Twenty Indian soldiers are murdered in a surprise cross-border attack by the People’s Liberation Army. A Philippine fishing boat is sunk in its own territorial waters by increasingly predatory Chinese ships. Peaceful pro-democracy demonstrators in Hong Kong are beaten bloody by riot police on Beijing’s orders. Australia’s farmers and miners are hit with trade sanctions after Canberra suggests that the virus, which came out of China, may have come from . . . China.
Chinese President Xi Jinping has apparently decided that now is the time to assert dominance over an economically prostrate, post-pandemic world. But instead of just rolling over, a growing number of nations are fighting back.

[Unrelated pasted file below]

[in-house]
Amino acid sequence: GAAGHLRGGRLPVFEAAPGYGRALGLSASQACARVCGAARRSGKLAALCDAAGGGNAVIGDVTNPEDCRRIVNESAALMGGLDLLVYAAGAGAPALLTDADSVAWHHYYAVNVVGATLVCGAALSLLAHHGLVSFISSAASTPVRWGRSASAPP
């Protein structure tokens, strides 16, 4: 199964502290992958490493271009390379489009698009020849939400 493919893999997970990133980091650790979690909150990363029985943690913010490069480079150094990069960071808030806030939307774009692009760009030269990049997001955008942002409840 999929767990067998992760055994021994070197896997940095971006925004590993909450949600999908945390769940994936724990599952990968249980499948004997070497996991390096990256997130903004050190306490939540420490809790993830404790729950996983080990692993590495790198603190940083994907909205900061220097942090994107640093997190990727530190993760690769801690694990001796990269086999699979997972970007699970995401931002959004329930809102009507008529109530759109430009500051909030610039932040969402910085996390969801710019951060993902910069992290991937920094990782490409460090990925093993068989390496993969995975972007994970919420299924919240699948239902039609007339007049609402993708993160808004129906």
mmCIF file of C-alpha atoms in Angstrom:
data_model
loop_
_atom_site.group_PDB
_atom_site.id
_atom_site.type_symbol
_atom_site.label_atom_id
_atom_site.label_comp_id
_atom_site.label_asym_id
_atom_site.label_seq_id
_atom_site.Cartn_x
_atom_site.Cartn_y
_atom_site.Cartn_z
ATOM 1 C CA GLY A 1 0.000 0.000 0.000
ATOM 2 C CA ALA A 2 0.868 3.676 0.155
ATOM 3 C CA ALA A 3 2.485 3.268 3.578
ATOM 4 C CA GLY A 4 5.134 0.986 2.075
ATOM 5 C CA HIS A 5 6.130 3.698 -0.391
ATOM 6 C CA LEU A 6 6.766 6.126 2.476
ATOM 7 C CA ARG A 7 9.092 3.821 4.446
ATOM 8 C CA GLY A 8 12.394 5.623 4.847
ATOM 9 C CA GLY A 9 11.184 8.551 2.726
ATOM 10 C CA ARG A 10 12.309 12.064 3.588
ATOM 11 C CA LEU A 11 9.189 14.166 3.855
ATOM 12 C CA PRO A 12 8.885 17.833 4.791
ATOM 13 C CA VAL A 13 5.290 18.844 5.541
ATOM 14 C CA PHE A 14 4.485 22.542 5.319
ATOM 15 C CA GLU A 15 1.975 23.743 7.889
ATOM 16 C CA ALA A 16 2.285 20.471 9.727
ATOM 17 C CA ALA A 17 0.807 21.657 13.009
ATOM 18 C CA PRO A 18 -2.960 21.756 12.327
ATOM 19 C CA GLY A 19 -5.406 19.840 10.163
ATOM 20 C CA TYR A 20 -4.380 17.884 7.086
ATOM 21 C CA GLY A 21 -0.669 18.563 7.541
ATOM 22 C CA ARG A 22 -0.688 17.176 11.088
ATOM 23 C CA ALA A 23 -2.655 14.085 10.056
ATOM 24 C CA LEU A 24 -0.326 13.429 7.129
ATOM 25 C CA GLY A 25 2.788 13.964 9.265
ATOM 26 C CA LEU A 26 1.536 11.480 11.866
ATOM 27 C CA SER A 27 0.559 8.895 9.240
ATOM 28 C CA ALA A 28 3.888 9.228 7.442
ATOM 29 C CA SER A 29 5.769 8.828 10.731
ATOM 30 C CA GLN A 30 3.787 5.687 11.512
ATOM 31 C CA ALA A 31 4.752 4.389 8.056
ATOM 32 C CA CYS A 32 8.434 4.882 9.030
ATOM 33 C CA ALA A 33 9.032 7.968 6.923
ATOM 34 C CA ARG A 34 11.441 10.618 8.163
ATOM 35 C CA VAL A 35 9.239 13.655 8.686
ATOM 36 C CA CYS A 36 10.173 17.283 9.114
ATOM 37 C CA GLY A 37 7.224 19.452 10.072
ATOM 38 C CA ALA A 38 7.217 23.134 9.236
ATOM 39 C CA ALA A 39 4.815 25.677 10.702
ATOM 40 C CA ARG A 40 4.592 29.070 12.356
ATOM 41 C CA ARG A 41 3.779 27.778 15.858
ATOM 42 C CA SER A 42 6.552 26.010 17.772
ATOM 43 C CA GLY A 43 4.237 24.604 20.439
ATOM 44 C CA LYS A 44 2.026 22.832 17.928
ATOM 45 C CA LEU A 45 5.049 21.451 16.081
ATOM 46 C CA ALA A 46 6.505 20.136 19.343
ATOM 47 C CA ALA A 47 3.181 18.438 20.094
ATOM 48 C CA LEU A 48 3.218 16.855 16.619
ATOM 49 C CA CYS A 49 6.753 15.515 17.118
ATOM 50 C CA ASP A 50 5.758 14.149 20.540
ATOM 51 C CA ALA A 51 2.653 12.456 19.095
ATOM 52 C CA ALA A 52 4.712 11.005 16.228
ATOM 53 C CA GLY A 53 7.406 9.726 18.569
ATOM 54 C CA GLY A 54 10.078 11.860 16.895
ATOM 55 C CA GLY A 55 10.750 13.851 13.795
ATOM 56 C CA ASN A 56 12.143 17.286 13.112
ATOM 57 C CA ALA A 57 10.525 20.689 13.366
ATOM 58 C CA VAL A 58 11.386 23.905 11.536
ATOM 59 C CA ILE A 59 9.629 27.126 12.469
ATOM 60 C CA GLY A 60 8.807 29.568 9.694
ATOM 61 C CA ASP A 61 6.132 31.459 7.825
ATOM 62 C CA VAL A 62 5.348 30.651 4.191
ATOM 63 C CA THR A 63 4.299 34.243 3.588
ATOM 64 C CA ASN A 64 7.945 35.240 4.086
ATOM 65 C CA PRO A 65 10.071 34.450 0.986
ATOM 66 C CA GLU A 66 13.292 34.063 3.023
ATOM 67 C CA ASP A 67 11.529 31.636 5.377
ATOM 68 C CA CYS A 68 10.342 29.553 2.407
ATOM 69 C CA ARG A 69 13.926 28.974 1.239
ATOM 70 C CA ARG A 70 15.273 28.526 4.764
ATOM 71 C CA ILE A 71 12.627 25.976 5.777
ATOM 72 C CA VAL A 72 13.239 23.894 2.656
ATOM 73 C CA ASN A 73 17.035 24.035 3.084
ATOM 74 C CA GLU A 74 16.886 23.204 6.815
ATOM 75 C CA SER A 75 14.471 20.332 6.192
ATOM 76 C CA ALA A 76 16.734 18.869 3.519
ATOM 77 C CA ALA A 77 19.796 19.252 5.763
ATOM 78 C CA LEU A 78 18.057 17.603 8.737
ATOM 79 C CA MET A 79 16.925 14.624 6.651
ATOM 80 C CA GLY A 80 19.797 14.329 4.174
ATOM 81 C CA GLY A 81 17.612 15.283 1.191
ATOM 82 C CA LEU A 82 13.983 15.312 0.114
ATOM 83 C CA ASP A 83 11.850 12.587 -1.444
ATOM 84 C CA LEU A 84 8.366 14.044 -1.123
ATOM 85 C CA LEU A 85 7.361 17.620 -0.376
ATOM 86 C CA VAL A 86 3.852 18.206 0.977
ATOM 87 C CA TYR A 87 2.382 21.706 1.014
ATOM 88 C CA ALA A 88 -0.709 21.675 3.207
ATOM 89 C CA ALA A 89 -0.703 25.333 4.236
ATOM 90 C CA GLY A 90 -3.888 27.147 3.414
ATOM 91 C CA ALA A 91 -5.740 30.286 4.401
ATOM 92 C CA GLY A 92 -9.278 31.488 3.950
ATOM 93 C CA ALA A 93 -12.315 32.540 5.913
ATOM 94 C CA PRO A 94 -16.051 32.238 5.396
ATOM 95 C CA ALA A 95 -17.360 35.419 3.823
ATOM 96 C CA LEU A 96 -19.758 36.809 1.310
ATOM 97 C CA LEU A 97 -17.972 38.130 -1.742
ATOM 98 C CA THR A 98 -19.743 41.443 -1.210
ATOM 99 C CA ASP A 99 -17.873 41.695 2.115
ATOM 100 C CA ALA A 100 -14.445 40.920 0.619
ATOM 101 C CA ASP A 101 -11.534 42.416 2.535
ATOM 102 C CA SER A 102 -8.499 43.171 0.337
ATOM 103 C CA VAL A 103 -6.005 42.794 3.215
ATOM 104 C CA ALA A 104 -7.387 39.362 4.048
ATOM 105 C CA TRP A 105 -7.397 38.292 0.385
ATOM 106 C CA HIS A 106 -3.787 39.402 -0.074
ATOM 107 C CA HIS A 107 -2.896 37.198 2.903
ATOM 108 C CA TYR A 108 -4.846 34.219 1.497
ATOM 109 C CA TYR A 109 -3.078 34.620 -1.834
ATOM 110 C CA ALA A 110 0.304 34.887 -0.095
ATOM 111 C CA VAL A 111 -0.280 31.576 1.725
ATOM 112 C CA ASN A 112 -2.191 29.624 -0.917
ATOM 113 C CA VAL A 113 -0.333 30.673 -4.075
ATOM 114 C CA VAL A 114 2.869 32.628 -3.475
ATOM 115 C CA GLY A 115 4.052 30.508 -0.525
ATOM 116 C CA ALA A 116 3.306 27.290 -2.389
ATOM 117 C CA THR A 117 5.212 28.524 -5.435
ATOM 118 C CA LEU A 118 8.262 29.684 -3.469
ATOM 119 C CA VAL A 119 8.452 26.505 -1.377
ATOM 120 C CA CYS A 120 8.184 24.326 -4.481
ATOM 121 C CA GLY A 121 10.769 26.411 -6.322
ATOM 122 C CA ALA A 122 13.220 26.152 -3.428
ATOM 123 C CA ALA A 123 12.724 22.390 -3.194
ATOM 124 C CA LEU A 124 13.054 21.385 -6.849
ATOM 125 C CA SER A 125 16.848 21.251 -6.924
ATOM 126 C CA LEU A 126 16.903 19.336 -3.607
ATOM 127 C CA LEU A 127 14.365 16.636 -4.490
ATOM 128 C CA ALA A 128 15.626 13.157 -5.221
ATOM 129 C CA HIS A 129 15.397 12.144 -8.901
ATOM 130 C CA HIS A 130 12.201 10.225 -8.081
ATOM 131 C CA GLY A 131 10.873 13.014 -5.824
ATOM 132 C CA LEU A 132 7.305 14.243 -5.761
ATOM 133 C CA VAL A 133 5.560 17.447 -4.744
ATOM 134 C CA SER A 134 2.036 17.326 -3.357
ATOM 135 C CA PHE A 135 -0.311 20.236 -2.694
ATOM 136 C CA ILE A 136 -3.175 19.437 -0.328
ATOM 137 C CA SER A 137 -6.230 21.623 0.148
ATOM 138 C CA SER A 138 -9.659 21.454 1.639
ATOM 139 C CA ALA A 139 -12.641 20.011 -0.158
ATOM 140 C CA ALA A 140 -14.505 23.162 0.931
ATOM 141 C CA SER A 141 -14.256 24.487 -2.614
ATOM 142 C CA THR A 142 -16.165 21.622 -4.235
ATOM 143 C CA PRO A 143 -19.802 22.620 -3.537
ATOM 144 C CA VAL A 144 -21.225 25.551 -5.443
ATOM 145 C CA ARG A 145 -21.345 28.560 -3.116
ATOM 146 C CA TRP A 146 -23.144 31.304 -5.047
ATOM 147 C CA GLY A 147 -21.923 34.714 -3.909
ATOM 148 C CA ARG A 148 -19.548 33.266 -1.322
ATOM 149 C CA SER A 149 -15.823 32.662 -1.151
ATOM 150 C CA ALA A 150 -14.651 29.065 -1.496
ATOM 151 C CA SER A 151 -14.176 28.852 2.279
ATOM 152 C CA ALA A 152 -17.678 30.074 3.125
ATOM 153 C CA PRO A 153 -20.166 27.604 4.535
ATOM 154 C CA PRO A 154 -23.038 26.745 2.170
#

India, for one, is clearly not intimidated. In response to China’s unprovoked attack, the largest democracy in the world has moved 30,000 troops to the Himalayan border. Many Indians are now boycotting “Made in China” products, a task made easier because online retailers like Amazon have been ordered by New Delhi to tell buyers where products are made.
Prime Minister Narendra Modi has also raised tariffs on Chinese goods, restricted Chinese investments and banned TikTok and 58 other Chinese apps from Indian phones.